Received by the President of the Republic in Vilnius
The Grand Master Fra’ Matthew Festing accepted the invitation of the Order of Malta’s Lithuanian volunteer corps to participate in the celebrations for its anniversary from 9 to 13 September. Visiting various cities, he met the volunteers and leaders of the corps and personally inspected some of the projects.
Twenty years have elapsed since that January of 1991 when the USSR’s tanks entered the capital Vilnius to quell the Baltic country’s assertion of independence. Lithuania was the first of the 15 Soviet republics to choose the road to secession. Over the next years the Order of Malta’s volunteer corps, the Maltos Ordino Pagalbos Tarnyba – constantly supported by the Order’s embassy in Lithuania – contributed to the country’s social growth, providing assistance to the weaker groups of the population.
The President of the Republic Dalia Grybauskaite received the Grand Master in Vilnius, declaring that the Order of Malta’s assistance to the Lithuanian public after the tragic events of January 1991 “had provided a vital support to the nation along its path to reacquiring independence”. The importance of the Order’s social commitment and its voluntary service was highlighted during the meetings. The Grand Master said he was happy to see the dedication and enthusiasm of the many young Lithuanians involved in the Order of Malta’s welfare activities.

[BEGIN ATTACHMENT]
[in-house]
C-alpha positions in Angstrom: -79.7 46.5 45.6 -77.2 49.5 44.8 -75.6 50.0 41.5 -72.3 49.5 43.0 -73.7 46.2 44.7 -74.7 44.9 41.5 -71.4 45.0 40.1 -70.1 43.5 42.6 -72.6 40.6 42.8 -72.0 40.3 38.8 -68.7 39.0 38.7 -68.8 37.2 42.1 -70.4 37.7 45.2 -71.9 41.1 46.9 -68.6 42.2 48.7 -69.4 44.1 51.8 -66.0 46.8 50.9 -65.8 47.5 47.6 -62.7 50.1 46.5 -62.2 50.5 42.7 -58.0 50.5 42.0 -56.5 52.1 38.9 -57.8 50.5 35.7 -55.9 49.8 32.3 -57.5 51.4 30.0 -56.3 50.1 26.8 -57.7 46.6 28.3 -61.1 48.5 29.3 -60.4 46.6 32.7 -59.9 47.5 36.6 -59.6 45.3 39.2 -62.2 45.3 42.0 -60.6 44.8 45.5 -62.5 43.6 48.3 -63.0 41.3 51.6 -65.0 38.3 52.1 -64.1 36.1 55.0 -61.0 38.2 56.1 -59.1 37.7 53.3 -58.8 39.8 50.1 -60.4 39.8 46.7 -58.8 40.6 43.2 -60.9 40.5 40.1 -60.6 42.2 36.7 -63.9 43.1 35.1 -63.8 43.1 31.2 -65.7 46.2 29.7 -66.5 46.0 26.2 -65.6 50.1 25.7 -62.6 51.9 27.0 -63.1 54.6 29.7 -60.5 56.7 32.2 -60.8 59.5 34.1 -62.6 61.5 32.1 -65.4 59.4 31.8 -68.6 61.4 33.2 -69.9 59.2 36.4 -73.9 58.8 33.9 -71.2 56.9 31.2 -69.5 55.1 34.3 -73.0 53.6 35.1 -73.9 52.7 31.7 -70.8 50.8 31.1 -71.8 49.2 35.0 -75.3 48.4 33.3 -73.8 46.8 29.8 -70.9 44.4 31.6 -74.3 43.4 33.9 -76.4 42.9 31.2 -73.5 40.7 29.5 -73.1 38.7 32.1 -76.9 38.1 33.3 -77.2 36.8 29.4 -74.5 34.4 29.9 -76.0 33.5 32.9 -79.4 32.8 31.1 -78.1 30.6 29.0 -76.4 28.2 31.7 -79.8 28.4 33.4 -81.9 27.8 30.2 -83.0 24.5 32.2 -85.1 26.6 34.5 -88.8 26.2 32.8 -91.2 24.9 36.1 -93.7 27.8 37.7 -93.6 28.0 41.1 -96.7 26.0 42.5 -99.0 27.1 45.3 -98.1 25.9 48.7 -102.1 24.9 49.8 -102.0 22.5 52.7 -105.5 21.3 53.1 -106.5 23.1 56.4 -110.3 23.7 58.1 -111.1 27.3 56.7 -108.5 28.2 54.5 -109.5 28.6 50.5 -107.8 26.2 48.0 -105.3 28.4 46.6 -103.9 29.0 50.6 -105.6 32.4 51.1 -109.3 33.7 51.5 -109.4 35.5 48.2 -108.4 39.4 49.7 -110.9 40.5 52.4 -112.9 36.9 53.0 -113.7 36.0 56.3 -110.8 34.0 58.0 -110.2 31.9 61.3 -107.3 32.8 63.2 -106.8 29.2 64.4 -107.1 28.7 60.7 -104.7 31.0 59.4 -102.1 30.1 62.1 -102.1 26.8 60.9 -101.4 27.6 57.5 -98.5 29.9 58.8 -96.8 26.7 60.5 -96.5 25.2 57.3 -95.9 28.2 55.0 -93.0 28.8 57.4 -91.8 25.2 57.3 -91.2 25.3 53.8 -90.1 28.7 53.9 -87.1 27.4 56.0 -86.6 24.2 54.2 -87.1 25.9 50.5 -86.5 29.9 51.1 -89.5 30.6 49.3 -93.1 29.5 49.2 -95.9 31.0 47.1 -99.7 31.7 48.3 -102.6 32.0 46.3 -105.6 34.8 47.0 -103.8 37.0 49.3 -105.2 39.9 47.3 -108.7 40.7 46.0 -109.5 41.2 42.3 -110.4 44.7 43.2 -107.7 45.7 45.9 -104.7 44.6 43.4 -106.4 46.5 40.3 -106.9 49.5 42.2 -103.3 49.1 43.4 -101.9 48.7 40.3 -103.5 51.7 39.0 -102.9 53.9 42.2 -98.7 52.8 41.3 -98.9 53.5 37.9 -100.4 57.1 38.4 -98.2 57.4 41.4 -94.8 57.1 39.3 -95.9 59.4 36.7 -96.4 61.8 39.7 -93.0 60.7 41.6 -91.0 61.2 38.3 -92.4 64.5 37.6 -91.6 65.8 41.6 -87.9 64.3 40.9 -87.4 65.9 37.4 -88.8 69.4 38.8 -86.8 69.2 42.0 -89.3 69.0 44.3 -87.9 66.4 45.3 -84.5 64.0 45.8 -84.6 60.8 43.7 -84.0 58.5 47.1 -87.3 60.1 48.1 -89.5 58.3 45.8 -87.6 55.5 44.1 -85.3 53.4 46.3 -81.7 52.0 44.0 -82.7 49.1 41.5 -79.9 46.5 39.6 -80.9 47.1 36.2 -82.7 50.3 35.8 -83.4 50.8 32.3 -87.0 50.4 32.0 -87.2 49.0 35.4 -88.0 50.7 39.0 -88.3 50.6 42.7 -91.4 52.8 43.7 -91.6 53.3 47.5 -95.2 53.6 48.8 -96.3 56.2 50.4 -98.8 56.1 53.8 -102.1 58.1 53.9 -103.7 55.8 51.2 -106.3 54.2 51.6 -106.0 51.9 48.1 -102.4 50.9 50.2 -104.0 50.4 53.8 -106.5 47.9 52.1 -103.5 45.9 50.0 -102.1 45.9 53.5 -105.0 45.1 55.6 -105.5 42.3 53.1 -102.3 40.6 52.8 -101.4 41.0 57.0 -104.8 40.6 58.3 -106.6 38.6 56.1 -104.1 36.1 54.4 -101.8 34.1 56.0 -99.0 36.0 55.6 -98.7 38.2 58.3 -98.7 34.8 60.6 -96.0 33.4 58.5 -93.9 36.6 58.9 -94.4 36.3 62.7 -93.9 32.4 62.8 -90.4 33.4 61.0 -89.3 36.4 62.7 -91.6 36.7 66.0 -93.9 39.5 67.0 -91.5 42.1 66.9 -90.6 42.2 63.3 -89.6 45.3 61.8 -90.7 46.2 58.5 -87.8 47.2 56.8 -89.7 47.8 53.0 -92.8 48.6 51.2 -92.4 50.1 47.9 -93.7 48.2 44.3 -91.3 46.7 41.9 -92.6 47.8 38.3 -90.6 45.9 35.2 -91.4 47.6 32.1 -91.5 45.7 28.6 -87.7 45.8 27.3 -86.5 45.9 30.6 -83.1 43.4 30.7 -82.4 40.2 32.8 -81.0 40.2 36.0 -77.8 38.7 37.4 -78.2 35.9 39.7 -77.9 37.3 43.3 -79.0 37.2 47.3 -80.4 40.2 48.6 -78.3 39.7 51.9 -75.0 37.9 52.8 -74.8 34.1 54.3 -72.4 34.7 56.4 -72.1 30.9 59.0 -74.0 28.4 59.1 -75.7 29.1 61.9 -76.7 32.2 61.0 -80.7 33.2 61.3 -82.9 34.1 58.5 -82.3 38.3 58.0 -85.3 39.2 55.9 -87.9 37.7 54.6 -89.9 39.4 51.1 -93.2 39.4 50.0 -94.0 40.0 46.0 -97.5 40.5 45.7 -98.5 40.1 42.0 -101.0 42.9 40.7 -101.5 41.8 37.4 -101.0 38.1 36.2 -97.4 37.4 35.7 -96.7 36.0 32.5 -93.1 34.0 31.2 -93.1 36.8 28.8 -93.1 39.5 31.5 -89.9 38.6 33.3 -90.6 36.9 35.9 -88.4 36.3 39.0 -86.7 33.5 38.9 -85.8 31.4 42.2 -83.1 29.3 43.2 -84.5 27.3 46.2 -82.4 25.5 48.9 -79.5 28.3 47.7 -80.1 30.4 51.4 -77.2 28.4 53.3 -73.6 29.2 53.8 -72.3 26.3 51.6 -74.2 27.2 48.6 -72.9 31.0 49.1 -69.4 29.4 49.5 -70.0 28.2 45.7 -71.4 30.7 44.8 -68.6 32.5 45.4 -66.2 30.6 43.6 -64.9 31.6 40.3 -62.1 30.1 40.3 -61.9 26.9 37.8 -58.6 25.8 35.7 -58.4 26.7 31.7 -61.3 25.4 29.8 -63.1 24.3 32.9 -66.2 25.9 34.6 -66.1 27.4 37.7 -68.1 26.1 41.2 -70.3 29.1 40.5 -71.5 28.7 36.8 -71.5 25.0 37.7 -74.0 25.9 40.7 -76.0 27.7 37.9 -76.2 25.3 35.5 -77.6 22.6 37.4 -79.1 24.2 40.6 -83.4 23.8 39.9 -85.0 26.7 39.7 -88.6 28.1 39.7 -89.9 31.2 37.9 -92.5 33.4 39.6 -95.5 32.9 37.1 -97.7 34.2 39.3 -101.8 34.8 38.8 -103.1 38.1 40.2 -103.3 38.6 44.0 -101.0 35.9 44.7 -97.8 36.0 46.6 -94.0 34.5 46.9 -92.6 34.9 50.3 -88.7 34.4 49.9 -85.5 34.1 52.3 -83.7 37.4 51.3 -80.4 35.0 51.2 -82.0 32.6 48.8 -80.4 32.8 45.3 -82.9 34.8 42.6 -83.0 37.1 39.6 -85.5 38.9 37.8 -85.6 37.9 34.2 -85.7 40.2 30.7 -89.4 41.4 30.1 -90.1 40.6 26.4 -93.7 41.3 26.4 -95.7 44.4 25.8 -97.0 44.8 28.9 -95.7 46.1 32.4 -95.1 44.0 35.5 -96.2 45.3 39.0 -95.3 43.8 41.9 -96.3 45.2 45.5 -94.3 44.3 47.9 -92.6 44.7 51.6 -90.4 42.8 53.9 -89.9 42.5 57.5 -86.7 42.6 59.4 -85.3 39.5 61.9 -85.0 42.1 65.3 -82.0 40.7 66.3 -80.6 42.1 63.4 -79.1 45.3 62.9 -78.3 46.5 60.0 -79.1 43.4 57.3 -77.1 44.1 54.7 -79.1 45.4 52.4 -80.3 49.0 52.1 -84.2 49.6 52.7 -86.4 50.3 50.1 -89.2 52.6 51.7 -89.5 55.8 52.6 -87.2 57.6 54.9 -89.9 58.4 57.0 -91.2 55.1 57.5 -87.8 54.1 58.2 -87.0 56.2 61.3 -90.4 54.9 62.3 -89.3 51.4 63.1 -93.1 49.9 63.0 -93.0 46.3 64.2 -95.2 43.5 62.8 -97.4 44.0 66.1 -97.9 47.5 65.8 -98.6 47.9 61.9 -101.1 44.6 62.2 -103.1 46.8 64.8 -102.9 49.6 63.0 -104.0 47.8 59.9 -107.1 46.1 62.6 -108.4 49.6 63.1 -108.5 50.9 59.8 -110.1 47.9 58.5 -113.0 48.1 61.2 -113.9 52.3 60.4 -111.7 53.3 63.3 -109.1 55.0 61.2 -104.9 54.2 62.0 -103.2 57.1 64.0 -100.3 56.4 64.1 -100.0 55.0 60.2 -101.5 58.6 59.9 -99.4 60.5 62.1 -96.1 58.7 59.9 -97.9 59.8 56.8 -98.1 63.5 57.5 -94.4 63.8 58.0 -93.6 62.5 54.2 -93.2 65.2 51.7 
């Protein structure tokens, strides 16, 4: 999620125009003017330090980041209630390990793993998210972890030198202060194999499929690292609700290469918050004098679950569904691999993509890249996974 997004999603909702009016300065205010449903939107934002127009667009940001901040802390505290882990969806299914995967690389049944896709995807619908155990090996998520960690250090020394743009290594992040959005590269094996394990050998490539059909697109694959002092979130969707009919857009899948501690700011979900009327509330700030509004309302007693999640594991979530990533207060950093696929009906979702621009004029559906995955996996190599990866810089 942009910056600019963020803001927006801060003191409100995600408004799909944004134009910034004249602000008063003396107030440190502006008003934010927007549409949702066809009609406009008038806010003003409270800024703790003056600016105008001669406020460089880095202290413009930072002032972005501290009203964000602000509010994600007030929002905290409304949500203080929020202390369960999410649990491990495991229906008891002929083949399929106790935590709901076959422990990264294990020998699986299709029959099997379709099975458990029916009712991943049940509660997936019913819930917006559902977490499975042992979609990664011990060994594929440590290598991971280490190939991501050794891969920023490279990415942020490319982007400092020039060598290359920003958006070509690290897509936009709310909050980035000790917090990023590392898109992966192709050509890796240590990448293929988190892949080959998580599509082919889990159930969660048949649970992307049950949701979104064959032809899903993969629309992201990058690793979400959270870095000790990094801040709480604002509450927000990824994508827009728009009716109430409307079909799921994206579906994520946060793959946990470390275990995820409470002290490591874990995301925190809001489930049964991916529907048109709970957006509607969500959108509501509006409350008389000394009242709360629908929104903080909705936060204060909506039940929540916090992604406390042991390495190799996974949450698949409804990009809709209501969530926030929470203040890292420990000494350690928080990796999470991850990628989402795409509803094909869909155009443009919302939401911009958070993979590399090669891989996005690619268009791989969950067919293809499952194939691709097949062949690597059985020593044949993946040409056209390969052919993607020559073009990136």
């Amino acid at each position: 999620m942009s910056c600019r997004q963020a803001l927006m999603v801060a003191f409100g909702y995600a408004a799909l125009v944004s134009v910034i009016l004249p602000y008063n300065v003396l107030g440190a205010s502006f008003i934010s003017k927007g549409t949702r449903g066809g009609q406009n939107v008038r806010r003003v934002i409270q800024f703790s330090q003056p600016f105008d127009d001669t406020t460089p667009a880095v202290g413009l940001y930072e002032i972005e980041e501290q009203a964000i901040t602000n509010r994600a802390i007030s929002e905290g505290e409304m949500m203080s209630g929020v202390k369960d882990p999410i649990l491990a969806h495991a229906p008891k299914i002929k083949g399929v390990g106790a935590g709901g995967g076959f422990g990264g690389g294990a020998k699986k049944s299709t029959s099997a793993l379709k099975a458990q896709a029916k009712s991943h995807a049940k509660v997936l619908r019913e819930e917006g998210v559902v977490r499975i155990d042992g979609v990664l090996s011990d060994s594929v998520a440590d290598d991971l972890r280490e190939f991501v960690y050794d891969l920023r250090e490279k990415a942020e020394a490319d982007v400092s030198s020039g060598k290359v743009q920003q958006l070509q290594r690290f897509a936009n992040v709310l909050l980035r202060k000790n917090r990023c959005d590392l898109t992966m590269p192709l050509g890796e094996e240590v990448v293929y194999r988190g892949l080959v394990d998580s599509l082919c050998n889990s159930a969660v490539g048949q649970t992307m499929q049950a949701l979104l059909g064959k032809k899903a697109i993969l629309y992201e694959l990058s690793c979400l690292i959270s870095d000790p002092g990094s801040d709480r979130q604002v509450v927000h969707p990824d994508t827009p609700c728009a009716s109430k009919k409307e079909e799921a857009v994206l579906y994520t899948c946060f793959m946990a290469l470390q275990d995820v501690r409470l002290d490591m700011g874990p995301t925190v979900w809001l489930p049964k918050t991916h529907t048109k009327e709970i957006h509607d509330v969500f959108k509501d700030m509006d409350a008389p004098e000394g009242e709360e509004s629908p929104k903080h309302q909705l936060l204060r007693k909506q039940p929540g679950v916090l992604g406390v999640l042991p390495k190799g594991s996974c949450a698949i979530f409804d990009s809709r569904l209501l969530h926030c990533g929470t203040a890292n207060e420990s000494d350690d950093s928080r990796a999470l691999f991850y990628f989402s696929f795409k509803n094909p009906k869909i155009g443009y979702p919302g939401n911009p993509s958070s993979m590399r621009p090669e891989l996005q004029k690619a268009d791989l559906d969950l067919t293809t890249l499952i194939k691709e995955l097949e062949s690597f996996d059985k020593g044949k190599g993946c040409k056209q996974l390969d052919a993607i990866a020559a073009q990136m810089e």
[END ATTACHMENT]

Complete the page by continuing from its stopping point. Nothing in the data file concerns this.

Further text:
For some years President Grybauskaitė has been taking part personally in the Order of Malta’s fundraising activities. In December, field kitchens sell Christmas soups in the main city squares and, together with a concert transmitted live on television, these initiatives raise funds for the projects of the Order of Malta’s Lithuanian relief corps, and in particular for the elderly.
During his visit to the Baltic country, the Grand Master also visited Siluva, the hills of crosses in Siauliai and the regional centre of the Order’s volunteers in Kaisiadorys. The Maltos Ordino Pagalbos Tarnyba is active in 26 Lithuanian districts and can deploy 700 volunteers in a country with little more than three million inhabitants. It offers its services in numerous sectors, including home care for the elderly and the non self-sufficient, home delivery of meals, clothing and medicines; assistance for families with disabled children; social and educational support for poor children and for families in difficulty; the organization of summer camps for young people and the disabled.
Some 100 volunteers came from the Order of Malta’s German association to participate in the celebrations. The Malteser Hilfsdienst has made a significant contribution to the Lithuanian volunteer corps’ welfare works over the last twenty years, as well as offering economic support, goods and equipment and helping in the transfer of skills.